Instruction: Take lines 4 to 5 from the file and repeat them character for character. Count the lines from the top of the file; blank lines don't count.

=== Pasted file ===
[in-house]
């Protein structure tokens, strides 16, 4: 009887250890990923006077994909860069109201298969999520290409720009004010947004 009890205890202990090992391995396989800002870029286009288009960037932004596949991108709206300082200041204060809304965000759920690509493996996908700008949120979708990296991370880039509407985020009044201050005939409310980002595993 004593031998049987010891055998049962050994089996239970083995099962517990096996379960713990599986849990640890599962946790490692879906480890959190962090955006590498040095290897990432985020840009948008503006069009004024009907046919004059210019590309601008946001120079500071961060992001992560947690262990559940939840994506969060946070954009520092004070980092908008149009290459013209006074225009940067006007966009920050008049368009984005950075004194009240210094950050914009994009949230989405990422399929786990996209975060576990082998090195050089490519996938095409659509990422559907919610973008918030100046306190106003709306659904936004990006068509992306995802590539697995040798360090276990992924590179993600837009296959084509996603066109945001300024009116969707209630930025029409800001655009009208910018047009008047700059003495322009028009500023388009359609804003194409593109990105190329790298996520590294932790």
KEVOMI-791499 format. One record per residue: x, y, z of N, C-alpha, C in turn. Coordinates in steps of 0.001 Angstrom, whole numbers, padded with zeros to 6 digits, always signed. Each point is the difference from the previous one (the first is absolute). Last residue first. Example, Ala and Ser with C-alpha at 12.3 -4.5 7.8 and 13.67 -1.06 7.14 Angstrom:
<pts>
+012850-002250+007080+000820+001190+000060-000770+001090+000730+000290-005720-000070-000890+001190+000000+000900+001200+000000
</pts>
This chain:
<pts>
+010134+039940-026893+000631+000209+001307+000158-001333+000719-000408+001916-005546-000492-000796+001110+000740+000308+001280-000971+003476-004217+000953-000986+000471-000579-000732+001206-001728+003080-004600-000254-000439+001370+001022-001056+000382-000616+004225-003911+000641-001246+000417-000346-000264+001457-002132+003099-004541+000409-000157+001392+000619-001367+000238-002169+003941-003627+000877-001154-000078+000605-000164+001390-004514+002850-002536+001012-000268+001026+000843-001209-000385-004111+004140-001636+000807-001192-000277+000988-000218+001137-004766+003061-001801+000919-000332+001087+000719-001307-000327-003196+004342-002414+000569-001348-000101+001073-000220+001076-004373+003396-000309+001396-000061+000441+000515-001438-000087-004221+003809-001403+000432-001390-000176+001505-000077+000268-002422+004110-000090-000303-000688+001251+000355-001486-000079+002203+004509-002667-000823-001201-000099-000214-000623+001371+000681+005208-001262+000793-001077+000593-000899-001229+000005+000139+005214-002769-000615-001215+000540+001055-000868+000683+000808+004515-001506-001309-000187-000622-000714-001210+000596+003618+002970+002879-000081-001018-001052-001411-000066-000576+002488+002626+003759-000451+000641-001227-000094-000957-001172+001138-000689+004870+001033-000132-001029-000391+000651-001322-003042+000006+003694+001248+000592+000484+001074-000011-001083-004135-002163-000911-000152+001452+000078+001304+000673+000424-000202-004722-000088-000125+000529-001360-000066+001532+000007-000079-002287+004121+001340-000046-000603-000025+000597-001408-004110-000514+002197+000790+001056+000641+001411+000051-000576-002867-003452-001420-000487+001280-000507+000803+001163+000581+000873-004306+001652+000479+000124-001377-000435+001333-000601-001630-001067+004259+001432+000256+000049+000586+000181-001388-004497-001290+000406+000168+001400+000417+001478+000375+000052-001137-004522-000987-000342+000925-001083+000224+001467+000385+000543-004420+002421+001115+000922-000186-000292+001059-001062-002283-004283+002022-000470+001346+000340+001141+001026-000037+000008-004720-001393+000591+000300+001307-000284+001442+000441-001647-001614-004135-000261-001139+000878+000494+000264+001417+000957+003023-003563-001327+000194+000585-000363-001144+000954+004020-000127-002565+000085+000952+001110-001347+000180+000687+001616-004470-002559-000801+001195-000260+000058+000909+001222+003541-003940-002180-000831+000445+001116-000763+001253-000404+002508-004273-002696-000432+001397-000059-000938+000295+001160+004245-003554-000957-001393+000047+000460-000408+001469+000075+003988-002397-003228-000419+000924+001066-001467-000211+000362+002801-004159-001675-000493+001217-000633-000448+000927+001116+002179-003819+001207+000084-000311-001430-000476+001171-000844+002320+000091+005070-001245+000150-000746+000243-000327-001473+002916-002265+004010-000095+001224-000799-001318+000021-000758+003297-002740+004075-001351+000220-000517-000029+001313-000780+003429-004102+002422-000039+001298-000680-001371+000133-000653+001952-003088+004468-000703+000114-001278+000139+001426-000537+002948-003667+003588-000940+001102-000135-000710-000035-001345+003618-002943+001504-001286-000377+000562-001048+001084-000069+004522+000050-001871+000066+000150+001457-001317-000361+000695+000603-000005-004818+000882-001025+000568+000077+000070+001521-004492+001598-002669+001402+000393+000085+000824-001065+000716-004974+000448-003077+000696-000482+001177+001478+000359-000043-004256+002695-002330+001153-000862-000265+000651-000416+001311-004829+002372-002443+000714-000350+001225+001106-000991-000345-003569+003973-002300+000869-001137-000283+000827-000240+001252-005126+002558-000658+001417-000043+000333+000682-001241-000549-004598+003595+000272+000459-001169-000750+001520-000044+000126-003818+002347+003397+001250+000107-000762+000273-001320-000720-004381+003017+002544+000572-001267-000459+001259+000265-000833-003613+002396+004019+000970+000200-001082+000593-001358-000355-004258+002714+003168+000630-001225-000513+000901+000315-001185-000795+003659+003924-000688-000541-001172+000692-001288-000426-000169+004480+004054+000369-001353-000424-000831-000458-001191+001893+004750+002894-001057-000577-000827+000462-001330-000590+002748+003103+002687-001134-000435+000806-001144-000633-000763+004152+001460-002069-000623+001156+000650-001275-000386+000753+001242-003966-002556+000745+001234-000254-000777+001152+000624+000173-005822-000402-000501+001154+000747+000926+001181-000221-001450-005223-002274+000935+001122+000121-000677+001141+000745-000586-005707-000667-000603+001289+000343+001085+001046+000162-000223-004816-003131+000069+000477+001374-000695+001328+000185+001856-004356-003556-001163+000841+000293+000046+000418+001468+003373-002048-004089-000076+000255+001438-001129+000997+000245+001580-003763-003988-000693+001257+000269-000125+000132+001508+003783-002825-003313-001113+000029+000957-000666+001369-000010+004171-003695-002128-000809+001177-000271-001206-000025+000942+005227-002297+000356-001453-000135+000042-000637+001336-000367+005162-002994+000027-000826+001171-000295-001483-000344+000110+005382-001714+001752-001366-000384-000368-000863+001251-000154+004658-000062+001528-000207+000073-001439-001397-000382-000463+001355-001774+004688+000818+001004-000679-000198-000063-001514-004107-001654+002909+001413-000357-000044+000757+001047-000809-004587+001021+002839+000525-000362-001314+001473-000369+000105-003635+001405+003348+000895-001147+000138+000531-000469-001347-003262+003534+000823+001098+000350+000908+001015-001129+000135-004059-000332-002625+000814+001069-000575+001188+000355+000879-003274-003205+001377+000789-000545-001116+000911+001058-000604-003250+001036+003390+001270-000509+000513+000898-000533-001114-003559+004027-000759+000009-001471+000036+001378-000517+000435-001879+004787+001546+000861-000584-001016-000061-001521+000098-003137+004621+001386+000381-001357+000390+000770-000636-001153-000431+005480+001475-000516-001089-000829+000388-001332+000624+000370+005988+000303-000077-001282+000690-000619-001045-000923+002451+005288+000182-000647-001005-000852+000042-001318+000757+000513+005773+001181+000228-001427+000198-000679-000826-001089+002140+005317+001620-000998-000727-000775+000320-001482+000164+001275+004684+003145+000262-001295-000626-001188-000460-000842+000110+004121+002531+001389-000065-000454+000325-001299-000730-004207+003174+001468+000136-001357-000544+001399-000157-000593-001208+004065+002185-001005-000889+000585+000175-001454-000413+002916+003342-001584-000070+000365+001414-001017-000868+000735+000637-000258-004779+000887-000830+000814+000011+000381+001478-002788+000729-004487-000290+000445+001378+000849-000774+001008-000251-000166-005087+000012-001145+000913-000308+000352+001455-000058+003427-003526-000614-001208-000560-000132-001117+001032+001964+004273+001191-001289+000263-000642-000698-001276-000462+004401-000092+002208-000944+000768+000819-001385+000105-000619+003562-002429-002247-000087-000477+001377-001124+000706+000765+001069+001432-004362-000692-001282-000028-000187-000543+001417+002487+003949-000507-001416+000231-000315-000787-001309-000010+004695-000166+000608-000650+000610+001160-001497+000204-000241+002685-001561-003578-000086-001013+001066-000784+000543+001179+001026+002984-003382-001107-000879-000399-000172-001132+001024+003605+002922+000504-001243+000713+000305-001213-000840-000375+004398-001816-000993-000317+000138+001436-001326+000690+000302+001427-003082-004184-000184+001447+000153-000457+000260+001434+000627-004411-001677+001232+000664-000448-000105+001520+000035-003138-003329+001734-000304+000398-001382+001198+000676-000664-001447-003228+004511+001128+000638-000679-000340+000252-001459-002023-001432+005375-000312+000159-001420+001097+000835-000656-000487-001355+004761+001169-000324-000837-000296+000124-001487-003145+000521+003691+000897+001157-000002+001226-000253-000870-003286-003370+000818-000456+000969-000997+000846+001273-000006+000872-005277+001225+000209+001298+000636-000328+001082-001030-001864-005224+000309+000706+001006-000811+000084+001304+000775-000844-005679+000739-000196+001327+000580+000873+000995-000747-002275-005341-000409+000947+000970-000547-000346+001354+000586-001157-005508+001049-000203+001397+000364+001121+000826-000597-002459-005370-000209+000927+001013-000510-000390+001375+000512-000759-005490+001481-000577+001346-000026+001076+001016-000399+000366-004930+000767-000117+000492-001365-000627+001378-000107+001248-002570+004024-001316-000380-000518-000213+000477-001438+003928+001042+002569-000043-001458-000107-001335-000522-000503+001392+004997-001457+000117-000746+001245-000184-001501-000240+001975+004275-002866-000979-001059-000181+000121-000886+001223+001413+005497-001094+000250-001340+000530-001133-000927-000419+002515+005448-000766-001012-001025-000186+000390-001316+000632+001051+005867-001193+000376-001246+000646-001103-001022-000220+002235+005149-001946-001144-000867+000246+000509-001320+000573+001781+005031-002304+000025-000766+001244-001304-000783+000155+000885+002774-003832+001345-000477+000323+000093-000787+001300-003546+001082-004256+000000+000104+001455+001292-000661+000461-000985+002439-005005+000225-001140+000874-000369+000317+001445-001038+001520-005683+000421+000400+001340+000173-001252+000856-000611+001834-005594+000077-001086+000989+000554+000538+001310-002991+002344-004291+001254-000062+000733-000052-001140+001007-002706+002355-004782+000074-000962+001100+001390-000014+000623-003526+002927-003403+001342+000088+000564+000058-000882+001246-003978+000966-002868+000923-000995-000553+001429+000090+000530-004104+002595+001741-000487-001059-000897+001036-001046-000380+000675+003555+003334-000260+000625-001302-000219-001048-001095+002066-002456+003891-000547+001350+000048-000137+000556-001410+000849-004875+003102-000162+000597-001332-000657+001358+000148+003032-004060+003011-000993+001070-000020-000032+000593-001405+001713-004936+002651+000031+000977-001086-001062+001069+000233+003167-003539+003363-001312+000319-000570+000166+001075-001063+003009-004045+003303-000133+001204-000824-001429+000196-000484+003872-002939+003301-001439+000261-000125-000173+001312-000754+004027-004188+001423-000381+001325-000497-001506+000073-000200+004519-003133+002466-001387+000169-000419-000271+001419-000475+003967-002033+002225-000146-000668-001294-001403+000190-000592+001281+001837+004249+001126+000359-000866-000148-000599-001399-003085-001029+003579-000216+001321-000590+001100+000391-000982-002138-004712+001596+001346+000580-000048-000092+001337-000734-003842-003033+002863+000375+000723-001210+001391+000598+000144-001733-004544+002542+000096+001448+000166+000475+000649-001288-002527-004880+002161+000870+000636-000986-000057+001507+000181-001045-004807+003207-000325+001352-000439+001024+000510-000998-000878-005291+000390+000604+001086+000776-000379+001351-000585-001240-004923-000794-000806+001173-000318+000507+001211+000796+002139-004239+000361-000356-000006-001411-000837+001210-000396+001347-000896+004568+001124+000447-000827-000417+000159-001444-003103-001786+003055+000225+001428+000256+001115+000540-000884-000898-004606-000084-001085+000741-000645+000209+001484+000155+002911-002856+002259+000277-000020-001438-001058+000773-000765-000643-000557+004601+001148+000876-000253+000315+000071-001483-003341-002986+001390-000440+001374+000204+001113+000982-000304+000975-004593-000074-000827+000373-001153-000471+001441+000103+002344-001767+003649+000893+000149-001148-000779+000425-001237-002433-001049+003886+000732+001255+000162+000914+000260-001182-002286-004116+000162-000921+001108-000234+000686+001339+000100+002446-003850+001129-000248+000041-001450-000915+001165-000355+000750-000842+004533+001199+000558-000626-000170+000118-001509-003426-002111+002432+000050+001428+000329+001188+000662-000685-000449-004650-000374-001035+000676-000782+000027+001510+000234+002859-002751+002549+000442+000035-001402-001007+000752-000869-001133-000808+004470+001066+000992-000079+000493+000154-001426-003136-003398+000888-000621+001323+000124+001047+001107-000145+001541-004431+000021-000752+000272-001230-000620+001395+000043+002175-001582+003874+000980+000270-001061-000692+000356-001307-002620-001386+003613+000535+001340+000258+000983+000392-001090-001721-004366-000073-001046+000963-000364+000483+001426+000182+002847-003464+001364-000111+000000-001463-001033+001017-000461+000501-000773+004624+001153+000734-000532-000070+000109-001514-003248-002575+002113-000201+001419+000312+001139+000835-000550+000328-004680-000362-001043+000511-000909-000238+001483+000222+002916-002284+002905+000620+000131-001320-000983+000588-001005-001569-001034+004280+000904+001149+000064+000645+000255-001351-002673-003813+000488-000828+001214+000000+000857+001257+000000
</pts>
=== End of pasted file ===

<pts>
+012850-002250+007080+000820+001190+000060-000770+001090+000730+000290-005720-000070-000890+001190+000000+000900+001200+000000